The pod also covers the heat-related death of a farmworker in the Willamette Valley southwest of Portland. Of course, I teared up during my morning walk, as my great-grandparents had a farm in McMinnville, where I loved to pet the sheep as a kid. I don't know what happened to the lambs, although I am guilty of ordering shanks on occasion.

The farm is still in the family (?second cousin?) and I think he grows alfalfa for seed these days. Of course, the other kind of grass is taking over the valley following the wine-grape rush in a state that preceded California in legalization, so who knows.

Today is the last day for policy committees to advance bills. There are six such hearings today and, of course, Senate Budget and Fiscal Review is expected to advance ten budget trailer bills and Budget Bill Jr. III this afternoon for floor votes before tomorrow's expected final day before summer recess. If you're marking your schedule, the Budget and Fiscal Review will meet following Senate Business, Professions, and Economic Development (15 bills), which meets at 9am, and Senate Health (12 bills), which meets after B&P.

Yeah, they added "Economic Development" to the committee, but it will always be "B&P." Oh, and we won't even get into the failure of the Senate to observe the Oxford comma.

Basically, we're looking at a long day.

A bill I'm watching today is AB 535 (Aguiar-Curry), which would regulate which olive oils could be labeled as coming from a region in California. My current favorite is from Cobram Estate (Amazon 2 pack), which produces the oil from Northern California trees at a facility in Woodland. I encountered them a couple of years ago at a fundraiser for NorCal wildfire victims at PT Ranch in Ione, California, where house chef Kevin O'Connor cooked an amazing meal. Cobram is an Australian company that started California production a few years ago, sources locally, and advertises 100% California olive oil.

The bill has been watered down, so to speak, to provide that a California region label of the same font size will only be required if less than 85% of the fruit is from outside of the region so there may not be as much opposition today as in previous hearings. However, the largest producer in California, the California Olive Ranch, appears to still be opposed. The Chico-based company paid California Advocates $22,500 for lobbying in the first quarter of this year.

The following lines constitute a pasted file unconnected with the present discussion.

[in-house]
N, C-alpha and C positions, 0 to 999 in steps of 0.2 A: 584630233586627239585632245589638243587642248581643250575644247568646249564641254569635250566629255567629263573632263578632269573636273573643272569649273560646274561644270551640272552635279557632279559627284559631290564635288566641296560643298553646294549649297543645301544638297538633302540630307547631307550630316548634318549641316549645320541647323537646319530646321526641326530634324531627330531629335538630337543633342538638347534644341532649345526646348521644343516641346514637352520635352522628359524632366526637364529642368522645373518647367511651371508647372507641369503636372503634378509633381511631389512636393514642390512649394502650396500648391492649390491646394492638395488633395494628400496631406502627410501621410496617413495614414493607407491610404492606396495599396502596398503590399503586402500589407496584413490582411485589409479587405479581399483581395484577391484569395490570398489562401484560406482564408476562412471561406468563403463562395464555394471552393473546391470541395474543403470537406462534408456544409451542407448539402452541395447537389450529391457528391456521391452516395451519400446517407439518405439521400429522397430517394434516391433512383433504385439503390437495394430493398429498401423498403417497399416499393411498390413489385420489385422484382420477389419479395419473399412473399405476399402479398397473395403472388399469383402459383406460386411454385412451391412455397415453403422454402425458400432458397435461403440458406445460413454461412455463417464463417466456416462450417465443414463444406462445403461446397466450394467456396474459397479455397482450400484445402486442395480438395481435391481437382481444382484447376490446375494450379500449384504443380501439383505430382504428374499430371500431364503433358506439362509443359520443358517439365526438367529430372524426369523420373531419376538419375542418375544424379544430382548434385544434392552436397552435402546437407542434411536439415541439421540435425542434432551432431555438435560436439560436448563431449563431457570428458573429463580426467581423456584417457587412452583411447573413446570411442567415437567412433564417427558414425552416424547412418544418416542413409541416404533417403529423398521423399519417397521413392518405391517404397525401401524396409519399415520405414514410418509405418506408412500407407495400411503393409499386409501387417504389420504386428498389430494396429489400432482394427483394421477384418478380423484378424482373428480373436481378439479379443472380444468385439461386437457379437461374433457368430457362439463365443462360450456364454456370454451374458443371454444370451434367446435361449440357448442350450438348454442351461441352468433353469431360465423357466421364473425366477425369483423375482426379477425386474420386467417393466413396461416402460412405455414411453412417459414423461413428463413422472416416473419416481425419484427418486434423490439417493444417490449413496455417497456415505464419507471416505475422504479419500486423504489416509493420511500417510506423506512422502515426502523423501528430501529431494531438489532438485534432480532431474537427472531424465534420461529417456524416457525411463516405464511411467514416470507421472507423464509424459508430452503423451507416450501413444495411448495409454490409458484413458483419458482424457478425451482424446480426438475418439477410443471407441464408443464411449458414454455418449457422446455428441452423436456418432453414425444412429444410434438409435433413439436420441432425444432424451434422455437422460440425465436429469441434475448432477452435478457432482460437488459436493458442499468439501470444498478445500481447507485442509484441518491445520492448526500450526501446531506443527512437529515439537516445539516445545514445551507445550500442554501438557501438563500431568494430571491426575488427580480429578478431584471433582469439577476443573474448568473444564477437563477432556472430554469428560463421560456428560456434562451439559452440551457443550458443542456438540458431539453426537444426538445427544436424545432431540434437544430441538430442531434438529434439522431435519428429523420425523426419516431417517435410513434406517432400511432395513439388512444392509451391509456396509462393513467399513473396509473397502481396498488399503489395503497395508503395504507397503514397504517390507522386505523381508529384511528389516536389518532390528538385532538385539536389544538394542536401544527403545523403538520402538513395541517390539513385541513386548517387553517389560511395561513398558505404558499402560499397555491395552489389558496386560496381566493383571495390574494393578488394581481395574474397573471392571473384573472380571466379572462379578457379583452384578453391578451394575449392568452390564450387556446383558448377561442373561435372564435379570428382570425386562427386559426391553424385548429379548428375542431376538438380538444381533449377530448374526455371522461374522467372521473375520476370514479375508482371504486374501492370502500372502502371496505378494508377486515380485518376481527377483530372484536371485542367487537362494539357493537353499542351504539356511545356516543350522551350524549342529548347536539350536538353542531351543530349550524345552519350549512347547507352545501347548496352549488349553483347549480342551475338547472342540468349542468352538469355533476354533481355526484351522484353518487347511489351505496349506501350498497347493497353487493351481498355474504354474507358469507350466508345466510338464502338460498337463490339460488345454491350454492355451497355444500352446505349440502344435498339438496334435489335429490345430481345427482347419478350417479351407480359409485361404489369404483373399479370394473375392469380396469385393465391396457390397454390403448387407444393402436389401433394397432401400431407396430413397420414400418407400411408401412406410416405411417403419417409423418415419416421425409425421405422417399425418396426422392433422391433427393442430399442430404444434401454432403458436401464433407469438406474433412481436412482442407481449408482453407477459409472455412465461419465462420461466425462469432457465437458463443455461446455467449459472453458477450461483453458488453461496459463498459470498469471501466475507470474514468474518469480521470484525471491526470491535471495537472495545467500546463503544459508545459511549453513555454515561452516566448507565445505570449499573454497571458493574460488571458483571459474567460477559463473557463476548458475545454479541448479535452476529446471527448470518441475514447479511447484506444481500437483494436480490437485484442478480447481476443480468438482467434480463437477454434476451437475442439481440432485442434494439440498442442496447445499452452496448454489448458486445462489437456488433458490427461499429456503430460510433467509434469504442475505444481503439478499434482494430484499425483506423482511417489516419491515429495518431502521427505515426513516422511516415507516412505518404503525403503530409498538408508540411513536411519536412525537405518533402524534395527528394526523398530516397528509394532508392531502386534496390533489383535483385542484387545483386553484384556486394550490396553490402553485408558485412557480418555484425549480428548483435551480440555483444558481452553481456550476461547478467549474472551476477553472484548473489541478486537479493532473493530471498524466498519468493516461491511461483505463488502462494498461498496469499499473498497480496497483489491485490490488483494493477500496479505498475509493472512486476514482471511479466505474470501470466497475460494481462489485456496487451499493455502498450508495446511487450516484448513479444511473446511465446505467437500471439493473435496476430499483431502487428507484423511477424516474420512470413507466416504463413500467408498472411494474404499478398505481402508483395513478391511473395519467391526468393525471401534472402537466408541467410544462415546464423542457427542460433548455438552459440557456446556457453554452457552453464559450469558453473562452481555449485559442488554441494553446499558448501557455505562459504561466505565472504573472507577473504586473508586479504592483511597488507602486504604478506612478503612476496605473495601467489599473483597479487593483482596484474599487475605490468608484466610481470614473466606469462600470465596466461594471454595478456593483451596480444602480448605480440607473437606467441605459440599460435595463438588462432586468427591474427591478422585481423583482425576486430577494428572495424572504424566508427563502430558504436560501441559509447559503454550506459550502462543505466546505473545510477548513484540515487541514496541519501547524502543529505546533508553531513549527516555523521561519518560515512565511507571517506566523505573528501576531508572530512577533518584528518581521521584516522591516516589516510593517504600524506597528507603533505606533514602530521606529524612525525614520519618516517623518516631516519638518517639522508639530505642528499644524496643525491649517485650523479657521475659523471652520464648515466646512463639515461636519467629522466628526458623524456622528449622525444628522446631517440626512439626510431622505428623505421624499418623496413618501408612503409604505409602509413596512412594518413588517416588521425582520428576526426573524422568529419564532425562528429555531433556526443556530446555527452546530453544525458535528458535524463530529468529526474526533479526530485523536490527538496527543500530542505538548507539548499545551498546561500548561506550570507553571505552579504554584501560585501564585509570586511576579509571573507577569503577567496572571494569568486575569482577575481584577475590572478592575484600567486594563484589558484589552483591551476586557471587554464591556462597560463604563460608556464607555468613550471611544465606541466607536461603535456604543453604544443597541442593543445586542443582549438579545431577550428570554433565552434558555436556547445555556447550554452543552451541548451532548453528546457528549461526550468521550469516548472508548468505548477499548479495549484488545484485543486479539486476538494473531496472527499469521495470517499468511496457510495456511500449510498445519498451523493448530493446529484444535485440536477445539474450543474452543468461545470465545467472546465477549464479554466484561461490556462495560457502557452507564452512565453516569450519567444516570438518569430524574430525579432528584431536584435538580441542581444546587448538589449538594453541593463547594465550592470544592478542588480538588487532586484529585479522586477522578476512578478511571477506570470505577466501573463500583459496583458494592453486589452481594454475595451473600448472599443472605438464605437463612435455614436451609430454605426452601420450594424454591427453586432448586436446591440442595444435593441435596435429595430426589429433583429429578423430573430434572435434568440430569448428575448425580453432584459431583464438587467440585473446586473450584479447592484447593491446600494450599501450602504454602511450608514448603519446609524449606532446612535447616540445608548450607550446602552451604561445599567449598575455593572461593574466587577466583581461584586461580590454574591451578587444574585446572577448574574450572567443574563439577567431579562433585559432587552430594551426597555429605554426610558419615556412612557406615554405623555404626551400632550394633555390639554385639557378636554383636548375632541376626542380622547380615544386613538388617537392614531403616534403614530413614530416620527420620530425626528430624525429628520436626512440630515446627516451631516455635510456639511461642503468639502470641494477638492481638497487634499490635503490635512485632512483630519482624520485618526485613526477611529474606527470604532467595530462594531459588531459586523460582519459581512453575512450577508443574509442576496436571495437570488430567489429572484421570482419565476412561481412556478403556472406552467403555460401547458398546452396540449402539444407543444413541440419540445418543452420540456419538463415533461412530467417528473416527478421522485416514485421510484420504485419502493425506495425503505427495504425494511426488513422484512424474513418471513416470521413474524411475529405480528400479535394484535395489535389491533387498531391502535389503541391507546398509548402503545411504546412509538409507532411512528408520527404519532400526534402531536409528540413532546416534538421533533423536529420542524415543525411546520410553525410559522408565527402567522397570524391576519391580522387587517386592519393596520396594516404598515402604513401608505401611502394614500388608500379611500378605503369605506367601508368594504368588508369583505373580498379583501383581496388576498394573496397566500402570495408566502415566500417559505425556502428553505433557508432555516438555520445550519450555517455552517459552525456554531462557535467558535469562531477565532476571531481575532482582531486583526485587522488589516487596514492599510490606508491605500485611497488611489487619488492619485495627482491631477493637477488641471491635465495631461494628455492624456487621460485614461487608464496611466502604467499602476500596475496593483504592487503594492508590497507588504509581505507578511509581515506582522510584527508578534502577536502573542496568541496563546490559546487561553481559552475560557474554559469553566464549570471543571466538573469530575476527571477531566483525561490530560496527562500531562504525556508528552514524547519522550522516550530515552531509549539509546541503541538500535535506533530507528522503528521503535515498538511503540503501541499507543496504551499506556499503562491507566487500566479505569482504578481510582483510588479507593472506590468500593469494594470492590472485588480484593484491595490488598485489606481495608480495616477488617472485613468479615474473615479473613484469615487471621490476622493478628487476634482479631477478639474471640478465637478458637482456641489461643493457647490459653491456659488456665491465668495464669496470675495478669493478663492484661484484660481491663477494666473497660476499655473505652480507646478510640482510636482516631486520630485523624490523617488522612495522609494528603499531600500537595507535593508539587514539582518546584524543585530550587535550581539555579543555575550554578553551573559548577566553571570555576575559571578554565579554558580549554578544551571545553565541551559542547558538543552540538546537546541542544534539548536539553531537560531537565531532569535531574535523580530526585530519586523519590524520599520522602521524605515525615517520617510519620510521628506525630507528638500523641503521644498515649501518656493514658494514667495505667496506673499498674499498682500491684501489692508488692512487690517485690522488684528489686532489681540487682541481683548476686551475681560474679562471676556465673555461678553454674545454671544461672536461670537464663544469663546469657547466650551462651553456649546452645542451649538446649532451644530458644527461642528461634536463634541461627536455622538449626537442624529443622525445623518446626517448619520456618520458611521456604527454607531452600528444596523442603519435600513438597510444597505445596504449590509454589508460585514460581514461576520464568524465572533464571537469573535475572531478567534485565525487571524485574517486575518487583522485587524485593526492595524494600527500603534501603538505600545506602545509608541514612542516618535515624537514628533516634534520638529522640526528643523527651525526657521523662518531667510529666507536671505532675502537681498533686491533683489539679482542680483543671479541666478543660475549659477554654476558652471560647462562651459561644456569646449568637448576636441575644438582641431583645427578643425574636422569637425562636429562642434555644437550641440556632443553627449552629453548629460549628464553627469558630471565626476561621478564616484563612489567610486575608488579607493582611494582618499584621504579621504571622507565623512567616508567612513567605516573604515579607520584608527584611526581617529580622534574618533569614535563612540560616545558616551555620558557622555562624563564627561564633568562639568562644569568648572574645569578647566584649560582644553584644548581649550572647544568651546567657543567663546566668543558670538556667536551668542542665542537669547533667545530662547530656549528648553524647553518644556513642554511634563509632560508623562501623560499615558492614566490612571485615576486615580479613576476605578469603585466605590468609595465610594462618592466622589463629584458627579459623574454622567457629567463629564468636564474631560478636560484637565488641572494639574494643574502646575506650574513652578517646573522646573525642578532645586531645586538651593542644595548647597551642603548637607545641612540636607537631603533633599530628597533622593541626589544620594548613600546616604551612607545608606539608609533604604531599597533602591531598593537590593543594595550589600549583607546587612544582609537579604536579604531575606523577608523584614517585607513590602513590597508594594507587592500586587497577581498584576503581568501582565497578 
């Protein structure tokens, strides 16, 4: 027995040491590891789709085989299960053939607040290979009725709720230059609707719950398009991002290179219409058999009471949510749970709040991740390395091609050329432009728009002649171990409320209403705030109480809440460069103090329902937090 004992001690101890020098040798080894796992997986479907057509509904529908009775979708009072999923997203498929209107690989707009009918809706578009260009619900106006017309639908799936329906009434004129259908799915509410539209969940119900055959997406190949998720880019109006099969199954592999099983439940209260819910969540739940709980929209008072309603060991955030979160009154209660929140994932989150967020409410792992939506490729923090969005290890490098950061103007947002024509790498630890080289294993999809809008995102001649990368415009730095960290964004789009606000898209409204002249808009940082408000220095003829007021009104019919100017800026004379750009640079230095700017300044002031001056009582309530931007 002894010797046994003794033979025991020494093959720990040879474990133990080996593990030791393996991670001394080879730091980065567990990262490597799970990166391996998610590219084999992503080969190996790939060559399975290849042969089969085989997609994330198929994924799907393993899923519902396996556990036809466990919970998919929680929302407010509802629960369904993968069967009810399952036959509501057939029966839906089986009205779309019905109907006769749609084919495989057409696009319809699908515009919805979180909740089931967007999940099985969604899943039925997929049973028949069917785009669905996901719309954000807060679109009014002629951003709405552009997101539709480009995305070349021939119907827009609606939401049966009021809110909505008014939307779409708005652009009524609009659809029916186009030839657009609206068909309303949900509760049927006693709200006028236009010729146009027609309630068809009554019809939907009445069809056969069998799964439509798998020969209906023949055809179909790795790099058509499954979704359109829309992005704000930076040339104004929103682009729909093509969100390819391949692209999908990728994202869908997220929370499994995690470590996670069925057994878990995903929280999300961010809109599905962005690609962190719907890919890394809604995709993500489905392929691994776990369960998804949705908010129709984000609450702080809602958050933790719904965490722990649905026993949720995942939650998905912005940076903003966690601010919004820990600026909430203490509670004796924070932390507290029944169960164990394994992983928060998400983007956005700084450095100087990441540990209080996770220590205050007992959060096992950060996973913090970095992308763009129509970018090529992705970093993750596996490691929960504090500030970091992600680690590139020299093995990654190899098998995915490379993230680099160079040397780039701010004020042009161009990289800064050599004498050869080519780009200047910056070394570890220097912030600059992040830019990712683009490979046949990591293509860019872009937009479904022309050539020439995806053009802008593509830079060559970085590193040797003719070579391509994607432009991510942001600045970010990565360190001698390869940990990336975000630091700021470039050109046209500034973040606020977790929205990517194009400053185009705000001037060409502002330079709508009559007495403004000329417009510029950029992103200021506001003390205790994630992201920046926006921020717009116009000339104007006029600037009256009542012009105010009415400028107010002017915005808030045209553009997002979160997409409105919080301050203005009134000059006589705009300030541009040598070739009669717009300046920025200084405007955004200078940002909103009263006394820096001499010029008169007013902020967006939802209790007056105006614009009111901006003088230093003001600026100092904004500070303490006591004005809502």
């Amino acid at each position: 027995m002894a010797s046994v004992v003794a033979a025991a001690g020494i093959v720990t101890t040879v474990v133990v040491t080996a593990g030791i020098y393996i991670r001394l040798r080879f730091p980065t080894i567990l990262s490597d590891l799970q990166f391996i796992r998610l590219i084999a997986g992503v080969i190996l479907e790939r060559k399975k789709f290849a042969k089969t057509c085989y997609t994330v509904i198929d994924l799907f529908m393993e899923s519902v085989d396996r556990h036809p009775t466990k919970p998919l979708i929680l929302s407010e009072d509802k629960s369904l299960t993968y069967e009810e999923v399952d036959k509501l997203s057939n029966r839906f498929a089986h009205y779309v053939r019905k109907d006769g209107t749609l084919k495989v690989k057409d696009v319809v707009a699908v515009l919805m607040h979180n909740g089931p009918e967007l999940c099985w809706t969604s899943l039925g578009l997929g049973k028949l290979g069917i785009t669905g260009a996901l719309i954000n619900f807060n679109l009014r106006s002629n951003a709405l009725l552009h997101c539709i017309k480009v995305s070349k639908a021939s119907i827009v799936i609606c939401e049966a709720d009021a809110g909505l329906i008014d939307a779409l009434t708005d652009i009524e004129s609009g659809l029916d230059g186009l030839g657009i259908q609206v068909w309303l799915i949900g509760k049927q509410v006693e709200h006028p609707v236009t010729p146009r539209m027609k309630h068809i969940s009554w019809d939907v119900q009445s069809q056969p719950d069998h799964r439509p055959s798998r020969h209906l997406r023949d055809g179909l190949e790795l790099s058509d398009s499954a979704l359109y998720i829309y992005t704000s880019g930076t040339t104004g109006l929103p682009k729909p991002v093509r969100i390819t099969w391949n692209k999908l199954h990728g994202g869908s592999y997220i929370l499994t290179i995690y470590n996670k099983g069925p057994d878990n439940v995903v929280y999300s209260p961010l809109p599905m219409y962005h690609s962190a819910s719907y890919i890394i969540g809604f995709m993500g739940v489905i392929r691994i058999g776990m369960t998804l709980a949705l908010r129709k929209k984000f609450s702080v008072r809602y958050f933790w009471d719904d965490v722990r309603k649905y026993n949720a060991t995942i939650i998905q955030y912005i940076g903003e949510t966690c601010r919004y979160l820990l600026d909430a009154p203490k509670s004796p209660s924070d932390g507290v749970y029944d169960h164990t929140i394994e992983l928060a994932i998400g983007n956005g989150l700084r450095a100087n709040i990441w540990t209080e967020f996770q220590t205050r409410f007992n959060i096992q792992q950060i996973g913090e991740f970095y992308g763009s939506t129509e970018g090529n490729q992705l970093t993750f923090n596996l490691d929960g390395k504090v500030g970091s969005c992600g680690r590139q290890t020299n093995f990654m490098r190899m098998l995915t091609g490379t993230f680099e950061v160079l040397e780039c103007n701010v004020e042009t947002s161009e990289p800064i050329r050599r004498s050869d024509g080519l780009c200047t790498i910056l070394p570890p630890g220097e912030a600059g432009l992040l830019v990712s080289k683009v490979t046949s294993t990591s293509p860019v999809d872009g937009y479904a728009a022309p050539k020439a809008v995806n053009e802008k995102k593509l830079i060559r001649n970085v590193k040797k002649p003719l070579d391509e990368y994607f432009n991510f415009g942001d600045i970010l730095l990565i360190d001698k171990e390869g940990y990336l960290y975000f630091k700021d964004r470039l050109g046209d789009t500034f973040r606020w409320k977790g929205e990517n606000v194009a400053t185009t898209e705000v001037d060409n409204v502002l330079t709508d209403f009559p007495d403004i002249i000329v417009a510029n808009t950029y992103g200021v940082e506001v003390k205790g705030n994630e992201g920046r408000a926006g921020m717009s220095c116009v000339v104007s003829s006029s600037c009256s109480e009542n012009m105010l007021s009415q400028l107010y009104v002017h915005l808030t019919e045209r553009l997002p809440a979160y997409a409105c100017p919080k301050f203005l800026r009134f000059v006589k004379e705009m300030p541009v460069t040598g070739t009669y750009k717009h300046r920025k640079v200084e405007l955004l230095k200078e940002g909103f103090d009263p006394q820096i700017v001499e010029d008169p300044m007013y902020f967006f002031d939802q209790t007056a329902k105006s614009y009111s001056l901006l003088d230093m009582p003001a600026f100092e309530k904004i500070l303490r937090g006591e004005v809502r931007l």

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COVID-19/SARS-CoV-2: 

  • Vaxx stats:
    • Californians fully vaccinated: 20,562,625 (60.6% of 12+) - 18th among U.S. states
    • Californians partially vaccinated: 3,152,833 (9.3% of 12+) - 12th among U.S. states
    • Californians with no vaccine: 30.1% (of 12+)
    • Doses on hand: 4,428,002 (80 days of inventory)
    • full data, including demographic breakdown
  • COVID at the Capitol: Of the 11 reported cases among staff, 5 were reportedly among those fully vaccinated. As I've written previously, we don't know how many were symptomatic as that raises HIPAA issues. Fully vaccinated staffers are able to voluntarily receive free tests and unvaccinated staffers are instructed to be tested twice weekly. Of course, there appears to be no enforcement. 

    Meanwhile, masks are required in public areas of the Capitol. In K-12 schools, it's not up to the district. 
  • LA County: The daily release from the Los Angeles County Department of Public Health continues with troubling news with a fifth consecutive day of over 1,000 new cases.
    The Los Angeles County Department of Public Health (Public Health) has confirmed 1,103 new cases of COVID-19. One month ago, on June 13, the 5-day average of cases was 201 and today the 5-day average is 1,095; this is an increase of more than 500% in just one month.